More books by Tom Peters followed. He will almost certainly be known to many readers as one of the most charismatic, evangelistic apostles among management speakers.
Another visionary in the early post-war years, Edwards Deming, ironically began to make his mark in Japan where he may have had a more receptive audience. Don't just make it and try to sell it, he urged, but redesign it and then again bring the process under control with ever increasing quality. The consumer is the most important part of the production line. The focus on quality and consumer satisfaction came to be labelled 'total quality management' (TQM).
Some of Deming's teachings included greater constancy of purpose, in situ training and education on the job. Transformation of Western management style is necessary, he urged, to halt the continuous decline of industry. Yet until the 1980s his ideas were largely ignored in the West, by which time Japanese industry had begun to adopt his ideas with deadly seriousness.
One of the most prolific and influential thinkers and writers, professor and consultant to many large companies, Peter Drucker, already in 1969 referred to America as a 'knowledge economy'.
In the 1960s he called for less hierarchical structures and leaner organisations. He identified five basic operations in the work of the manager - setting objectives, organising, motivating and communicating, reassuring and developing people. Drucker, as the Economist once noted, has a 'burning sense of the importance of management'.
In the 1960s, corporate strategy became a new issue and a big talking point. It was the title of the latest book by Igor Ansoff who had qualified as an engineer and mathematician. Ansoff introduced strategic management, which embraced strategic planning, organisational capacity, management of resistance to change.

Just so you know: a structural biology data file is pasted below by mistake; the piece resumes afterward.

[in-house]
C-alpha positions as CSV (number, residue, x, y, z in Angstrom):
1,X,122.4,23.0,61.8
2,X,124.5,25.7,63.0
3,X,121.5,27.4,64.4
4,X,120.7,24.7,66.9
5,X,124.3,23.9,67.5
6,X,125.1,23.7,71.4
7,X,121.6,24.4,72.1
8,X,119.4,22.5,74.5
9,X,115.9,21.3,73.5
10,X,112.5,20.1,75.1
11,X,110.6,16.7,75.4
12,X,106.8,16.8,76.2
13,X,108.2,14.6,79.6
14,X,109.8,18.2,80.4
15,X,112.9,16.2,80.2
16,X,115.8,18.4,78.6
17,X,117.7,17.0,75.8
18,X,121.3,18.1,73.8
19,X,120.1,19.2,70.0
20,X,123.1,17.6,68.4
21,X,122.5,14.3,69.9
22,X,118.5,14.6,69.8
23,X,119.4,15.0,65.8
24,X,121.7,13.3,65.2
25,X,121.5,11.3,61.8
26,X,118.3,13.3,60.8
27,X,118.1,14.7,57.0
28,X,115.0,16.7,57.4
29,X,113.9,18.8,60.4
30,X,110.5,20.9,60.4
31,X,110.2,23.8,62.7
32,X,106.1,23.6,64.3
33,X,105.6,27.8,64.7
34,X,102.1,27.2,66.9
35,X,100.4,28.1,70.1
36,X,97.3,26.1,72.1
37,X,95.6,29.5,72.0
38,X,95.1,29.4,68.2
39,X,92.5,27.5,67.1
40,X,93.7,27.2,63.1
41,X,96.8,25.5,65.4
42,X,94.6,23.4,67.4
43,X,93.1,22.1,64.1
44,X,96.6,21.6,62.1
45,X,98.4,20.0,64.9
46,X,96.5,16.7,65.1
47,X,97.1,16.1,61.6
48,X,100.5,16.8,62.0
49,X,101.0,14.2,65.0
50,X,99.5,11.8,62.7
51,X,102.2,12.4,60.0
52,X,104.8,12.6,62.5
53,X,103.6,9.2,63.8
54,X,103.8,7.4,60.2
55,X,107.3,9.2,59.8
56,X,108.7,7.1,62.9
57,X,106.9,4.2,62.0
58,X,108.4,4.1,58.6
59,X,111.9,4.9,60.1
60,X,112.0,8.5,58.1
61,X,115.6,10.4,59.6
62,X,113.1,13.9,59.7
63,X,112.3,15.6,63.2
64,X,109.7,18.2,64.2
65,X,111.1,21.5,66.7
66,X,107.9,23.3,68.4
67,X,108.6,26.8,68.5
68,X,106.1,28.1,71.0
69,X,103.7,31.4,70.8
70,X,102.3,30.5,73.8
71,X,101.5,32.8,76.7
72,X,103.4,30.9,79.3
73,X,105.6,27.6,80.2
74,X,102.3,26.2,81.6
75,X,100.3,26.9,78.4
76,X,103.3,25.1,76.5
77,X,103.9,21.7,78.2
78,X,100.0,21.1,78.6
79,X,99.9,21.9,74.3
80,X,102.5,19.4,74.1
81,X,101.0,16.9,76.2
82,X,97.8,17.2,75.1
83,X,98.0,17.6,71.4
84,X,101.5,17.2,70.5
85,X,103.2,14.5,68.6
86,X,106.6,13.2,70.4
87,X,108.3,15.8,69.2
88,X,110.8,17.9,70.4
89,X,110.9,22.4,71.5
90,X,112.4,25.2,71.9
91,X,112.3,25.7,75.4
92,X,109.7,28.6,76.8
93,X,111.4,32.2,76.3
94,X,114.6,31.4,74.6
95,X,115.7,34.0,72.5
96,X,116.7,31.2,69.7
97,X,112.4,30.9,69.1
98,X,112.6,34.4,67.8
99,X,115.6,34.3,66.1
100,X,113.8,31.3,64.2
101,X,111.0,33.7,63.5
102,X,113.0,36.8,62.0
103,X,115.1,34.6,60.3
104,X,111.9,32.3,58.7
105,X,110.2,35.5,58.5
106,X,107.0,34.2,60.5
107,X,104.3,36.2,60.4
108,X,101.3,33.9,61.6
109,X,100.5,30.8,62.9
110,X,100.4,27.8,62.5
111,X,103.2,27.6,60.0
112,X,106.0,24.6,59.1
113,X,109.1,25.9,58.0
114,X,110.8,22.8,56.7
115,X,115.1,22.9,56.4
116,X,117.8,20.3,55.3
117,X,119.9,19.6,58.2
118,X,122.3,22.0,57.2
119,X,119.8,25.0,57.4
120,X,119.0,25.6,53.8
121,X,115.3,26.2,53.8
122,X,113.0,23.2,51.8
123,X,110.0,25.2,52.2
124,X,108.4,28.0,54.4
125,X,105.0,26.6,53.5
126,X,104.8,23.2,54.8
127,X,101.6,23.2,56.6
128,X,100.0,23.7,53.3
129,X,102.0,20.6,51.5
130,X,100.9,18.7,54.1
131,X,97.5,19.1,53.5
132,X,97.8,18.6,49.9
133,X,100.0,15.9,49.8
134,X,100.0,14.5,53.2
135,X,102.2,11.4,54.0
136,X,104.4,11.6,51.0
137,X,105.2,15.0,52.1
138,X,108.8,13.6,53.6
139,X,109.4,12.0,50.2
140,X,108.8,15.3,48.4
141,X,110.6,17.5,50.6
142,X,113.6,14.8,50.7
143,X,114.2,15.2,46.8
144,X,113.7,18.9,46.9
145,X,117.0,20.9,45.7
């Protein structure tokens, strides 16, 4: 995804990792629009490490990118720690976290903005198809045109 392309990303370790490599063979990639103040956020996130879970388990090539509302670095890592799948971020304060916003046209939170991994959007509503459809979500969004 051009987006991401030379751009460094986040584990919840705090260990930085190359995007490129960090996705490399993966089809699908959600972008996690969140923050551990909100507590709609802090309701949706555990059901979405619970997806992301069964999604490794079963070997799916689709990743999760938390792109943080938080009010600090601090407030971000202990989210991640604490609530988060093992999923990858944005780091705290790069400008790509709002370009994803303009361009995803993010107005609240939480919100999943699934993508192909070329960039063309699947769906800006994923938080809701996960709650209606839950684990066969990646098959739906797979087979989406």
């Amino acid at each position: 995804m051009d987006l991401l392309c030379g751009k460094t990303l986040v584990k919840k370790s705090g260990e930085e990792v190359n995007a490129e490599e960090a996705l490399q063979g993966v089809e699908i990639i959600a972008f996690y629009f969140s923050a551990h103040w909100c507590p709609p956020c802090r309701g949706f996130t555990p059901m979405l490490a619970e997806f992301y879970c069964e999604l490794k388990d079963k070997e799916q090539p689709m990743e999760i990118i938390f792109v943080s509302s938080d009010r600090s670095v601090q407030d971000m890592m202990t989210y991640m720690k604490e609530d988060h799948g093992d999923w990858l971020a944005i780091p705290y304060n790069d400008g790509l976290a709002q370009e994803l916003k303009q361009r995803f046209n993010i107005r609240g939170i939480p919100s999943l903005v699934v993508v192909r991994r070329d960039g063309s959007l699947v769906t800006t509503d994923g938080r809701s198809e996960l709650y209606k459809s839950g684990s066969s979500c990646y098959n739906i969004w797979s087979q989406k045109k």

Henry Mintzberg, a Canadian professor with a background in engineering who had taught at two leading business schools, McGill in Canada and INSEAD in France, soon challenged Ansoff's ideas, particularly the role and process of strategic planning. He jokingly described himself as a "well-published waif. I am sceptical about everything except reality". Tom Peters regarded him as "perhaps the world's premier management thinker". His partnership with Lancaster is described separately.
Managers, not MBAs
He is still a professor at McGill University, Canada, but no longer teaches on MBA programmes which, he says, should be closed down. It's the wrong way, he claims, to train people who weren't meant to become managers. MBA programmes are confused between training leaders and specialists. If accountants were forbidden to be chief executives it would probably be an enormous benefit. One of his best known works 'Managers, Not MBAs' set out to change management education.
In the 1970s I met Igor Ansoff in London, and around the same time Professor Ted Levitt, a lively academic with a sense of humour whose article in Harvard Business Review unleashed worldwide interest in marketing. A truly marketing-minded firm, he wrote, tries to create value satisfying goods and services that consumers will want to buy.